There is no perfect metering system on this planet, but Canon DSLR seems to be quite accurate to reproduce mid-tone (but not quite conservative to preserve highlights) and Nikon high-end DSLRs like the D200 is quite accurate to preserve the highlights whilst low end DSLR like the D50 is quite good to reproduce the mid-tone (but not as good as Canon). For Pentax, frankly speaking, their metering system, for the multi-segment Pattern metering, is neither good for reproducing mid-tone nor good at preserving highlight at a "just right" position and their CW and Spot metering is not really that accurate plus their metering and exposure accuracies both have great variations with different Pentax lenses of different generatin used (the non-AF "A" lenses are the brightest, followed by the F lenses, the "FA" is quite right (prime is better) and then.. latest digital lenses are not quite good)

Actually, for the K100D, I have actually seen some improvement for both the Pattern metering and the CW metering than previous *ist D camera. I guess Pentax have being tried hard to keep up but what I can surely tell that they are still behind in the game.

Good luck!

p.s. I have used the following SLR/DSLR/handheld meters for what I say above: Canon 10D, 300D, 5D, 30D, Nikon D200, D100, Pentax *ist D, DS, DL, K100, MZ-30, MZ-S, Minolta Spot Meter V, K Minolta C200.

p.s. 2, My MZ cameras are more accurate than my Pentax DSLRs for both the multi-segment and CW/Spot metering modes! I have consistently got better results if I meter with the older MZ cameras and then dial back the values into my *ist D cameras!!


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Old Nov 6, 2006, 9:12 PM   #4
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Catbells wrote:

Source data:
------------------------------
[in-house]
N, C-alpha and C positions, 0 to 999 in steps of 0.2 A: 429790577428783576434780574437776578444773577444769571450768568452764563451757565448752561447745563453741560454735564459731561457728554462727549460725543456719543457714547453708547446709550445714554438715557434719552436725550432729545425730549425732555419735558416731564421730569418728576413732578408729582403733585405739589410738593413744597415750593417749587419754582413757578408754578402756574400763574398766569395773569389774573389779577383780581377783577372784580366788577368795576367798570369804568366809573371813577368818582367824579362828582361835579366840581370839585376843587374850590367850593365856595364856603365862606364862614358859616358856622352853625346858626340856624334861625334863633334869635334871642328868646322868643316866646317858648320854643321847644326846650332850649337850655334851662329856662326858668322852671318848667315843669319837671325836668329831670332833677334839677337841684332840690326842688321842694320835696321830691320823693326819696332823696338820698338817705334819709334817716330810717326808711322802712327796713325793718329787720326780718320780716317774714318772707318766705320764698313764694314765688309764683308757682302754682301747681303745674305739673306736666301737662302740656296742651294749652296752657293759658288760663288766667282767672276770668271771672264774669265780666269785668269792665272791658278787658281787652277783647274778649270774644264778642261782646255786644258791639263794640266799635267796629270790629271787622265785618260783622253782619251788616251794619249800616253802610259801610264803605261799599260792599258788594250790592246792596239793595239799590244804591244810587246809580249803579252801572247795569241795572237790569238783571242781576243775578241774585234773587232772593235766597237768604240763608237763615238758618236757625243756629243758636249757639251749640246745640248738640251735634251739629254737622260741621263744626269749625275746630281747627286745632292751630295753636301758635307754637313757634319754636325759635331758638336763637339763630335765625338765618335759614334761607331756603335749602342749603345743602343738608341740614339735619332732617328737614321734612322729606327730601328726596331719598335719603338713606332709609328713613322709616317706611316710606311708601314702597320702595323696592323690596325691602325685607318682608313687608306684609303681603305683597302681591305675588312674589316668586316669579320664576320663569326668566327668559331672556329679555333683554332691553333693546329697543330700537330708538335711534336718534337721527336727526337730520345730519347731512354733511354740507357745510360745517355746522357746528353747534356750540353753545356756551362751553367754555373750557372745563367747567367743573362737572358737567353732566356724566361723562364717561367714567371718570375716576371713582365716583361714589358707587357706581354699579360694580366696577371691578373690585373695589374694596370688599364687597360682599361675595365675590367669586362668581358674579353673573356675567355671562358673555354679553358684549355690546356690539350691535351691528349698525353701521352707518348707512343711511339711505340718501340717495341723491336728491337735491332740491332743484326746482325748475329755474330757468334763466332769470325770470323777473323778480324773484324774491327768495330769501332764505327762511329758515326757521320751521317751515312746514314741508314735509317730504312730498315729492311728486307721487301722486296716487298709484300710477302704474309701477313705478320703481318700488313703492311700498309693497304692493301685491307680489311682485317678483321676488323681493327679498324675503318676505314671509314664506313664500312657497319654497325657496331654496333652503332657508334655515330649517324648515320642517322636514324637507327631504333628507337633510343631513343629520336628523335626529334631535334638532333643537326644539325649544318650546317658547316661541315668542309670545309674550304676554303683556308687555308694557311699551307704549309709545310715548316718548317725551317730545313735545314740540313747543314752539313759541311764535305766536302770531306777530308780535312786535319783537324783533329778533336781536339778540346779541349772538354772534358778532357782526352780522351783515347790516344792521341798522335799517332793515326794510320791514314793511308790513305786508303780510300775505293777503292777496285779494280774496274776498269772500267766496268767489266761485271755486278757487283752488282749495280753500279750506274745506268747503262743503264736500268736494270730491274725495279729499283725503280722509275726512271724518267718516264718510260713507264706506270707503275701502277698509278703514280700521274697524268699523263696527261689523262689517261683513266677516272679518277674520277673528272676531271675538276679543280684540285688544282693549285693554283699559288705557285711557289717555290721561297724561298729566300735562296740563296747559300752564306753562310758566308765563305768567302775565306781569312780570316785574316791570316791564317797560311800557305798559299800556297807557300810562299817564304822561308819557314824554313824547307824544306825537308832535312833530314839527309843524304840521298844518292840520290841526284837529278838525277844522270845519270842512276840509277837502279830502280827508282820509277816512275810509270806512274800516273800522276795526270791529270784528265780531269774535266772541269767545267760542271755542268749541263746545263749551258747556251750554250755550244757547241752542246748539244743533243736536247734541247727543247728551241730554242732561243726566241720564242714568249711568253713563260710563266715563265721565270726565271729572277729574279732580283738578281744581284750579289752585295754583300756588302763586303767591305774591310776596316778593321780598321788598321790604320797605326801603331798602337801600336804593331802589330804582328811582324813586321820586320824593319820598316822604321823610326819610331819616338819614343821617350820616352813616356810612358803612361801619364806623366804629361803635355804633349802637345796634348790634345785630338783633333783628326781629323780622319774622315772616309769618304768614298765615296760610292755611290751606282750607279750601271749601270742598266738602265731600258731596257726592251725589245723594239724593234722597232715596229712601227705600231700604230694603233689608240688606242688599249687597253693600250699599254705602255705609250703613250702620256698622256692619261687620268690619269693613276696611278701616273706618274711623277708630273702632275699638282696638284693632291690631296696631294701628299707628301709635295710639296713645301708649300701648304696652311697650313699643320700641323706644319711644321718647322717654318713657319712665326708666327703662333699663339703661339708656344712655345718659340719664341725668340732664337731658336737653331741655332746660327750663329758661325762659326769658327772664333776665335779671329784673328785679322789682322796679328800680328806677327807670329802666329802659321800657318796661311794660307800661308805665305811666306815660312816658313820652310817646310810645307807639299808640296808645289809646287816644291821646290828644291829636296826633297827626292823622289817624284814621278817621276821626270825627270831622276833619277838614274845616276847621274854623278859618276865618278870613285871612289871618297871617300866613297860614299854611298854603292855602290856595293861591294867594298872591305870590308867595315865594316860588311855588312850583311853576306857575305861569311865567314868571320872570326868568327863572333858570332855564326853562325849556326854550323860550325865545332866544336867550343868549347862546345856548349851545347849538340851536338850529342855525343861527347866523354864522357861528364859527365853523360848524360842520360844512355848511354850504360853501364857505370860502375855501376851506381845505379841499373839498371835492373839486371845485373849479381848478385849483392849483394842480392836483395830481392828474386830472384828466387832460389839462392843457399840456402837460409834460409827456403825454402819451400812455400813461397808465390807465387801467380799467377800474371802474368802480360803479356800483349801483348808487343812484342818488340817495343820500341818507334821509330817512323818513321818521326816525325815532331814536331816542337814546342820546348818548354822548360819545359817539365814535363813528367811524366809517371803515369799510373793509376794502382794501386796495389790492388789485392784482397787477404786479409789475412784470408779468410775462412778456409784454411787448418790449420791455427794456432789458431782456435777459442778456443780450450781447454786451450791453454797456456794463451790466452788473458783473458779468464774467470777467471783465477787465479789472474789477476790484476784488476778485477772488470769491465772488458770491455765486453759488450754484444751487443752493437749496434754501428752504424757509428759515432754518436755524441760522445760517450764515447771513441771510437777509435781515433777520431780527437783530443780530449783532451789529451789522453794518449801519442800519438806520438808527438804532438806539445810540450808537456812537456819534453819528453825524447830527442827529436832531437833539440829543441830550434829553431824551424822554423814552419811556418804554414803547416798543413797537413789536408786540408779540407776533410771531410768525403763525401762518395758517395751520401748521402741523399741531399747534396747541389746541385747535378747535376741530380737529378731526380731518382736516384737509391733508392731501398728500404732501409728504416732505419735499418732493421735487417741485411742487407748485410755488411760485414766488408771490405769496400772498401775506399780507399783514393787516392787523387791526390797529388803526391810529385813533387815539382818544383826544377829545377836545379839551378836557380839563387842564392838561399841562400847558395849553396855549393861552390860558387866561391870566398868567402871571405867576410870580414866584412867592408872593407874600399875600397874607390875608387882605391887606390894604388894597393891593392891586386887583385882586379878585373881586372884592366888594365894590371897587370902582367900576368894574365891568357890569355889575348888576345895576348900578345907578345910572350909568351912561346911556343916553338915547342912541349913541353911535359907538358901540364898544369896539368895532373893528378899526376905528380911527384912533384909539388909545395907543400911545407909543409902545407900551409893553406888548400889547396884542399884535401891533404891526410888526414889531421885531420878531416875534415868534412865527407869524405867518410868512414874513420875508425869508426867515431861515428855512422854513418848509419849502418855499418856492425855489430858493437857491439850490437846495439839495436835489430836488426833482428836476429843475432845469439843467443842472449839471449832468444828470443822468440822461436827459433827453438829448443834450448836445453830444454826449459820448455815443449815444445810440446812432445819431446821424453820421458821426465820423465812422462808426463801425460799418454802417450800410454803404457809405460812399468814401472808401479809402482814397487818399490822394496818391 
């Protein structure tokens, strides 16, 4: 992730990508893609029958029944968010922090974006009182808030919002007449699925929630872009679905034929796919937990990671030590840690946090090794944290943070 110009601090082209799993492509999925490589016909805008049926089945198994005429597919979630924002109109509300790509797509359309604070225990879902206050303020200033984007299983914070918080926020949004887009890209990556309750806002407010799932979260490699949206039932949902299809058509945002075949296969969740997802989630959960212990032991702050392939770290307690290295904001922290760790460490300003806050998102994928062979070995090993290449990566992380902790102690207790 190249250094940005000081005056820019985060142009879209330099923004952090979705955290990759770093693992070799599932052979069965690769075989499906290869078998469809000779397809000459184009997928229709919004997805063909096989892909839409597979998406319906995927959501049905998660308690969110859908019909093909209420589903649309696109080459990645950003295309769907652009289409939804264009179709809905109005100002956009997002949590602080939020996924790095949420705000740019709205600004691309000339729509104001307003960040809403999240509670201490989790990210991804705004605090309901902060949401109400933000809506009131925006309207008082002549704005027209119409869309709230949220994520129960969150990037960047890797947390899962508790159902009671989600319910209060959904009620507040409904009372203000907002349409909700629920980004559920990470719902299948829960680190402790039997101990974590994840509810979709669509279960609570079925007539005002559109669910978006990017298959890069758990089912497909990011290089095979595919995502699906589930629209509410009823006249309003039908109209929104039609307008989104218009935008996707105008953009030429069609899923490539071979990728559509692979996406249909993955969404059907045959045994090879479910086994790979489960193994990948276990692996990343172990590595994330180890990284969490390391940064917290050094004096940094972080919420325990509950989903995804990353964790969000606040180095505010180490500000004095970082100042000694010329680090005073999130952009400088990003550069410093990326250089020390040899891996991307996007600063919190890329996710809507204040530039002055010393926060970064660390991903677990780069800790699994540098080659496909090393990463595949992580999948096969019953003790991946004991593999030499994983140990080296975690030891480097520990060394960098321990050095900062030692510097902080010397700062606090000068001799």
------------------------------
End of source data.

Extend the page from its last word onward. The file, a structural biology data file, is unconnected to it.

Quote:
I own a *istDS & was looking to extend the focal length from the kit lens with a Tamron or Sigma 18-200mm lens.

I located a Tamron at a dealer but it was for the Nikon - no problem, the dealer popped it onto a Nikon D50 for me try out which I did comparing Nikon D50/Tamron shots against my Pentax DA 18-55mm at comparable focal lengths.

The Nikon D50 was an absolute joy to use - it's focusing appeared much faster than the *istDS & the JPEGs straight out of the camerawere sharp with vibrant colours - instantly more appealing.

The *istDS by comparison had vibrant colours but were a tad softer, but then I knew that *istDS JPEGs were soft.

OK. So what am I saying. Early dSRL and top end prosumer cameras do LESS in camera processing DELIBERATELY. Why. Because once detail has been added by processing INTERNALLY, it CAN'T be REVERSED. Something that I initially found difficult to understand because why am I paying so much more for a dSRL & having to more to get a 'decent' looking image.

What I believe has happened, as dSRLs have reduced in price to attract a wider audience, is that JPEGs have been 'in camera' processed to make them instantly more appealing - not a bad thing really BUT it means that you really can't compare one manufacturer with another.

RAW images will always be much of sameness, irrespective of manufacturer - some even use the same sensors.